It’s still not clear exactly why thousands of fish died in the Oder River, but the causes are “multiple and man-made,” German federal Environment Minister Steffi Lemke said on Monday.
Lemke met with her Polish counterpart Anna Moskwa in an effort to figure out what caused the die-off and to reach a deal on the future of the river — something that the two sides failed to agree on.
Lemke blamed “heat, low water levels and man-made discharges,” in a press conference after her meeting with Moskwa. “Regeneration of the Oder must be a priority,” she added.
Both ministers said a comprehensive report analyzing the origins of the environmental disaster will be completed by September 30. Scientists are looking into a bloom of golden algae that released toxins into the water, something researchers have said is potentially linked to industrial discharges harmful to fish and shellfish.
Hundreds of tons of dead fish have been collected from the Oder, which in its northern reaches flows along the Polish-German border.
German local authorities have criticized their Polish counterparts for being slow in flagging the issue and initially accused them of trying to cover it up.
Lemke said Monday: “If we had been informed faster by Poland, we could have reacted faster.” She added that a cross-border warning system will be revised and improved. “Future communication has to be fast, clear and transparent,” she said.
The massive fish die-off has turned into a political problem for Poland’s ruling Law and Justice (PiS) party, after the opposition accused it of ignoring early warning signals that something was wrong with the river. Polish President Andrzej Duda on Monday acknowledged that the response of the Polish authorities was “chaotic and late.”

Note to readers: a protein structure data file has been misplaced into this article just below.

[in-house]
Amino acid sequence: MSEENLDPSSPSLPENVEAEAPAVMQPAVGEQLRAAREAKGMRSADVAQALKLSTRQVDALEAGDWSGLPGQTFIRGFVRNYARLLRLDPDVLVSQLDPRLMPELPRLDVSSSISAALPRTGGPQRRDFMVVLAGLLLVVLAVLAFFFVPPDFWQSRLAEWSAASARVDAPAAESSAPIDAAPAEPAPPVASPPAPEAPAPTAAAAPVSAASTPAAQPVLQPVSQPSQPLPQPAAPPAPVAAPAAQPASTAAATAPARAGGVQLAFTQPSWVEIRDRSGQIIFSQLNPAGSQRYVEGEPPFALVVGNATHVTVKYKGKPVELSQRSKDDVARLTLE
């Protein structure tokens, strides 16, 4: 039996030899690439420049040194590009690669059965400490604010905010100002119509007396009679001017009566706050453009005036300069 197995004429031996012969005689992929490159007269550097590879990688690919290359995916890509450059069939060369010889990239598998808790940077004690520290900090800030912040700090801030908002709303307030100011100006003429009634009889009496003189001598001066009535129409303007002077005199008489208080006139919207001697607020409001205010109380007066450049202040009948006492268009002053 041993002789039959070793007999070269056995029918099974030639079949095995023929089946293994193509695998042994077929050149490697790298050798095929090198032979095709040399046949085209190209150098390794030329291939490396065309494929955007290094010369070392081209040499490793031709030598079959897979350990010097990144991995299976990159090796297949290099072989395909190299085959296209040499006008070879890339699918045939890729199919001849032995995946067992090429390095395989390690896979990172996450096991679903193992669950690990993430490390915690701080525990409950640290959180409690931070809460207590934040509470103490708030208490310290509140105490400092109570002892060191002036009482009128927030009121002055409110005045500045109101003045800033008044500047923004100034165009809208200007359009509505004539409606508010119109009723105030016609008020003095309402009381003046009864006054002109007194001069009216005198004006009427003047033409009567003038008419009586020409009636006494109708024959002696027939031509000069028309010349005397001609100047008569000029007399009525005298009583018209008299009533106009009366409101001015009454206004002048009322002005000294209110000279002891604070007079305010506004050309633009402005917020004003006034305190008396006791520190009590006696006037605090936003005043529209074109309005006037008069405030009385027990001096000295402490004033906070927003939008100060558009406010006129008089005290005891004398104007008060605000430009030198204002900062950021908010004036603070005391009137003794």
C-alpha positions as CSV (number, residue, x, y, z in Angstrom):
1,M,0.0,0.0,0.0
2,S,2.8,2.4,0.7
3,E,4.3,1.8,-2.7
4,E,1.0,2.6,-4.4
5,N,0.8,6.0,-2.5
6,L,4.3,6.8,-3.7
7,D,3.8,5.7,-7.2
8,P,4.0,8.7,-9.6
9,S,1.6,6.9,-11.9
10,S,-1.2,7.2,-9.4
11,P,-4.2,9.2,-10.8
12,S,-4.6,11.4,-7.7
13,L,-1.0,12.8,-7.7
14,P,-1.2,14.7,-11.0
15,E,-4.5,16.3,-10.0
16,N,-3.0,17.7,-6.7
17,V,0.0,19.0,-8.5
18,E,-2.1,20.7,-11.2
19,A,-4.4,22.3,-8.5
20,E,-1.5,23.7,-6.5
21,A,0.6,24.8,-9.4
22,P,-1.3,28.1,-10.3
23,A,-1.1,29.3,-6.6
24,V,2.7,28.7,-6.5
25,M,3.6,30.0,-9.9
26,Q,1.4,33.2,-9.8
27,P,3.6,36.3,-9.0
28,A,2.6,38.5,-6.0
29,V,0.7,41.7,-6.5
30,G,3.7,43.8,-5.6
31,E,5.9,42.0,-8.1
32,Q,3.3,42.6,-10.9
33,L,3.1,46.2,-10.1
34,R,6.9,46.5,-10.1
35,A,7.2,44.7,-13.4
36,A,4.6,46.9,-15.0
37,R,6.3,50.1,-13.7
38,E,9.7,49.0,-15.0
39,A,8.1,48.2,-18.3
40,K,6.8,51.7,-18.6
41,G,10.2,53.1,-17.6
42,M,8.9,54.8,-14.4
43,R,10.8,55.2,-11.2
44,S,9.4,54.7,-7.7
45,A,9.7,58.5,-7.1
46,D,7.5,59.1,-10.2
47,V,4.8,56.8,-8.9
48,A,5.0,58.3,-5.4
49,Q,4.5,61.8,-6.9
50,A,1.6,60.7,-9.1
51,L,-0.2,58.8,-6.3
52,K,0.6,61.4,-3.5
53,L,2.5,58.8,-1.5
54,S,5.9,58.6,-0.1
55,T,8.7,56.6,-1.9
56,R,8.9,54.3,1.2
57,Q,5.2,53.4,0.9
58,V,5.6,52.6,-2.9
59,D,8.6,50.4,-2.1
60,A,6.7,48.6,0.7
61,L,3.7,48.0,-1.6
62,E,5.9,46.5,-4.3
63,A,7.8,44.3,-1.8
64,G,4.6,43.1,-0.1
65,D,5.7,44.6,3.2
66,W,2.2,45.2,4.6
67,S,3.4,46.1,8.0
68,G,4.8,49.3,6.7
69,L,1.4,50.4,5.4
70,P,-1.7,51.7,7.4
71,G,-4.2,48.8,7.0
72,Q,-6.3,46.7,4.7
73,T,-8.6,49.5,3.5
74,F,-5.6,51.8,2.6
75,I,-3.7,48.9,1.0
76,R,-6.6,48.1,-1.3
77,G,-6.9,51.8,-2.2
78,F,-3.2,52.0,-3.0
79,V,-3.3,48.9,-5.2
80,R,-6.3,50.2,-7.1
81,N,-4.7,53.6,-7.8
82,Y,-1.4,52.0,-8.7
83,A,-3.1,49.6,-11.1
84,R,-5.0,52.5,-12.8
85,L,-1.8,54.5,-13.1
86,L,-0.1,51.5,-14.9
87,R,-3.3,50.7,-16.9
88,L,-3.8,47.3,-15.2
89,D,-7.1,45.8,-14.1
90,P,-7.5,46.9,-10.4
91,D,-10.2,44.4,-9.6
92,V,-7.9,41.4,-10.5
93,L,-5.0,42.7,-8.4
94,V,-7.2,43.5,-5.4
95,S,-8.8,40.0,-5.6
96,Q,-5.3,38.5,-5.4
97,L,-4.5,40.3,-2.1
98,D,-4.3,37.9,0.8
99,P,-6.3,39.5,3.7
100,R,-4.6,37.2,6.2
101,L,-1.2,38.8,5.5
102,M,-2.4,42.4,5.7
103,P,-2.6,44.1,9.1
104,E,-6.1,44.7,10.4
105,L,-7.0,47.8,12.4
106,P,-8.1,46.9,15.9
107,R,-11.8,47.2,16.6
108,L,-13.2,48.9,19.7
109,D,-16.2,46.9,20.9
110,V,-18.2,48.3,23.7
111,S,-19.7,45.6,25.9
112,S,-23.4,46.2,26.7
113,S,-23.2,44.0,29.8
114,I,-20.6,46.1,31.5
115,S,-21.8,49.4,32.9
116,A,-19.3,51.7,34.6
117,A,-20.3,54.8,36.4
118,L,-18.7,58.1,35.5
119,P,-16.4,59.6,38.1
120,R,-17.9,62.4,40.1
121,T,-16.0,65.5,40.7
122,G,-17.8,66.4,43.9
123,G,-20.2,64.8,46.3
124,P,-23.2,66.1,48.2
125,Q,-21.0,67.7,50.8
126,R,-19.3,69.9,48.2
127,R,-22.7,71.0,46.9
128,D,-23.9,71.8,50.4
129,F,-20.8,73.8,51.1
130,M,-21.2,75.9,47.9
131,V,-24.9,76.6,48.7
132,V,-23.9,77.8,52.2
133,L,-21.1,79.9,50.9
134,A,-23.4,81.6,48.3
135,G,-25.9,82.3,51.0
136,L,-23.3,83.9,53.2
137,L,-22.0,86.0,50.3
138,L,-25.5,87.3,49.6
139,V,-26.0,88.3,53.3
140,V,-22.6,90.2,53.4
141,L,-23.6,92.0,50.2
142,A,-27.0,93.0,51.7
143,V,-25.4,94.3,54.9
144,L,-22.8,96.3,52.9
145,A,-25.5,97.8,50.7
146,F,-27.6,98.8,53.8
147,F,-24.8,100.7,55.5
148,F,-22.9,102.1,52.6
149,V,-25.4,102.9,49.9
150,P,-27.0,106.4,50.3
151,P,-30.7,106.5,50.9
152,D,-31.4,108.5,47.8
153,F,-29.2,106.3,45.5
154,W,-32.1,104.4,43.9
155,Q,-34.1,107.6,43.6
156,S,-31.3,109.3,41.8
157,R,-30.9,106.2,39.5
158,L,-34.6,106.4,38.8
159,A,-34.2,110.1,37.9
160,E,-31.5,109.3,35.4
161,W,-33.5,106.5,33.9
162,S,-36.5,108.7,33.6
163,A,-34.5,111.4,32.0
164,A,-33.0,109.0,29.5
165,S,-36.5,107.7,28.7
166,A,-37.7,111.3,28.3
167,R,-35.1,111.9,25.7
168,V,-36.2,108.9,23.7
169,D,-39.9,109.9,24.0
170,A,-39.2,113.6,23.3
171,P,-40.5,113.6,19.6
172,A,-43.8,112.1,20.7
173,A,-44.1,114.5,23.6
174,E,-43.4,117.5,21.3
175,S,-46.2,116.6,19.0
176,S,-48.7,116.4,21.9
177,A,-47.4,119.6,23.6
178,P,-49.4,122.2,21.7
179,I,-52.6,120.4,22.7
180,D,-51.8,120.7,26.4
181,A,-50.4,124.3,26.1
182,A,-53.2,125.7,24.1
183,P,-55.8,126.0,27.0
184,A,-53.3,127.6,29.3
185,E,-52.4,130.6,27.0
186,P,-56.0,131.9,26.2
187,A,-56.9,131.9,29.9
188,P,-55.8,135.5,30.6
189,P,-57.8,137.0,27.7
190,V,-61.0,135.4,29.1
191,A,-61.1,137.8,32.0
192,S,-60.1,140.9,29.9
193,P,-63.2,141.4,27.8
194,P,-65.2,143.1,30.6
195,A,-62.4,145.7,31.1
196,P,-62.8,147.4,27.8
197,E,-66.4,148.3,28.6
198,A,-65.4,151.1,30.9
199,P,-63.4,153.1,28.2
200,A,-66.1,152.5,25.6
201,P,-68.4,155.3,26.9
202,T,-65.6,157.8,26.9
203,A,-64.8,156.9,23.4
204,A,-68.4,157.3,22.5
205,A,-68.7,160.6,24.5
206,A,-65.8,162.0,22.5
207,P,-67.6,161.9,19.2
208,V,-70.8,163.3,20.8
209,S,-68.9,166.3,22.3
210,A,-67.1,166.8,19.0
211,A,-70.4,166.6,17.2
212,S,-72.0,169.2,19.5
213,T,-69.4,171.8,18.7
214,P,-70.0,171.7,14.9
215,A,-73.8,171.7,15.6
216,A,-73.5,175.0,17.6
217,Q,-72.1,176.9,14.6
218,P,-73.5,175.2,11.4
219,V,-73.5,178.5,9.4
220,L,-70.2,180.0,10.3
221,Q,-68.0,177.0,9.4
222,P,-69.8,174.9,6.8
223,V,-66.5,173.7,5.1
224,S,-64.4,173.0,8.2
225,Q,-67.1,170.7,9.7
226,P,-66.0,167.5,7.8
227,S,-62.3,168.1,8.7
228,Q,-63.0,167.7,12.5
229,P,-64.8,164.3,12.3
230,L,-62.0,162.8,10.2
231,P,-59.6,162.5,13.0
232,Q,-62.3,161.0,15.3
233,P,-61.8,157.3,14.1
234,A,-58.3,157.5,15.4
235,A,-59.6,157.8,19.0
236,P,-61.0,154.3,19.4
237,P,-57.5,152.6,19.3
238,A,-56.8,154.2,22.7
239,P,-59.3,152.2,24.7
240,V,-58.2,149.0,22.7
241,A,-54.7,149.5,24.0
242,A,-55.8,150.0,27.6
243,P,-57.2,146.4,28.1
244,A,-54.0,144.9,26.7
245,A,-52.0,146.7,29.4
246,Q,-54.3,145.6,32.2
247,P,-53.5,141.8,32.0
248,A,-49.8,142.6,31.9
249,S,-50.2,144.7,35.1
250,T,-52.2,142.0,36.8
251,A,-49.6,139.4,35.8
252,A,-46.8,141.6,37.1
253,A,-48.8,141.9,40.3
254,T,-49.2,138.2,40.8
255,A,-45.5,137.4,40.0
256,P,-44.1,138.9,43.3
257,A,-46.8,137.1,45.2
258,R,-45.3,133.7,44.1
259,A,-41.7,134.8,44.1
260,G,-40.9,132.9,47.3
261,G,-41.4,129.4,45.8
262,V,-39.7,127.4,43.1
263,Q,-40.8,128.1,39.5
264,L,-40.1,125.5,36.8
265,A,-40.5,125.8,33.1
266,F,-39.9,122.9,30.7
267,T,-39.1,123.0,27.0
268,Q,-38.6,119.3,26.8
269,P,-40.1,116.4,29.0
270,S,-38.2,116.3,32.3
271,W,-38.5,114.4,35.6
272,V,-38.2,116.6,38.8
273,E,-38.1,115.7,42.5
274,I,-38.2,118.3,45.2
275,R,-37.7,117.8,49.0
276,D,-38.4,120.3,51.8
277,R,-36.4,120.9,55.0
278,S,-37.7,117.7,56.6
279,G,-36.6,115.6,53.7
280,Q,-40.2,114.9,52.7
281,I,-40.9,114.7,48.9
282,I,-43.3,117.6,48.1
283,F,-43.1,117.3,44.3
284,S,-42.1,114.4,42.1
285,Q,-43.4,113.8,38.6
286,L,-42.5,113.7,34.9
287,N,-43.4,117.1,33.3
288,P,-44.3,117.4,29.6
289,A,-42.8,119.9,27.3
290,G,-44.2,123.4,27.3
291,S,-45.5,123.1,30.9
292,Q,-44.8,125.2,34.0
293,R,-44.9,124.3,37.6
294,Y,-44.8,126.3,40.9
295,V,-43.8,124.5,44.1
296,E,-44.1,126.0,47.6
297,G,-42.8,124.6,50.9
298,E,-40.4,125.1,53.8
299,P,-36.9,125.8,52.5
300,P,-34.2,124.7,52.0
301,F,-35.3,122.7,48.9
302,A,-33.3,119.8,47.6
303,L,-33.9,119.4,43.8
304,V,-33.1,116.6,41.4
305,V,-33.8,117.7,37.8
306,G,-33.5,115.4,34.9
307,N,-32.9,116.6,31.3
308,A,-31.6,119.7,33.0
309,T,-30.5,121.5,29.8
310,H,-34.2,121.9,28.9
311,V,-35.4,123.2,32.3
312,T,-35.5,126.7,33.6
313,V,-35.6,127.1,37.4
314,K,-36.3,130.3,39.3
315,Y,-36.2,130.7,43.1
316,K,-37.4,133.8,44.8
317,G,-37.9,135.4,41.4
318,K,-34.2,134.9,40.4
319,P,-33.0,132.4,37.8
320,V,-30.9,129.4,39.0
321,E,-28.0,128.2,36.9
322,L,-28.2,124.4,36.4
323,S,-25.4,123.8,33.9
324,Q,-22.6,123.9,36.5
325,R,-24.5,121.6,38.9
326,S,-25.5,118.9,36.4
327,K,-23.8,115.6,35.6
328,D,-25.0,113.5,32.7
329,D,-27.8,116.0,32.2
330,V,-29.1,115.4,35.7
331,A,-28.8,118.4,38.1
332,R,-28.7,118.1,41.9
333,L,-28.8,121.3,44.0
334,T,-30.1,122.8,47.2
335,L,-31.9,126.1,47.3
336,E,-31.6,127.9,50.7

While the restoration of the damaged Oder ecosystem is now a priority for both Germany and Poland, the two ministers strongly disagreed on the implementation of a 2015 plan to expand infrastructure on the river.
Lemke repeated she wants all construction stopped, arguing that “further negative effects on the ecosystem must be avoided.” Moskwa said the river needed work to improve flood protection and transportation, among other reasons.
“The 2015 agreement is valid for both sides. My task is to implement [it],” Moskwa said, adding that “modernization and maintenance measures must be carried out.” She also argued that there is “no connection between this project and the current situation on the Oder” and therefore “no rational reason to stop the works.”
Unlike Poland, Germany has not yet started to deepen or widen the river.
The European Commission in June put forward a Nature Restoration Regulation, which aims at restoring 20 percent of the bloc’s degraded areas by 2030.
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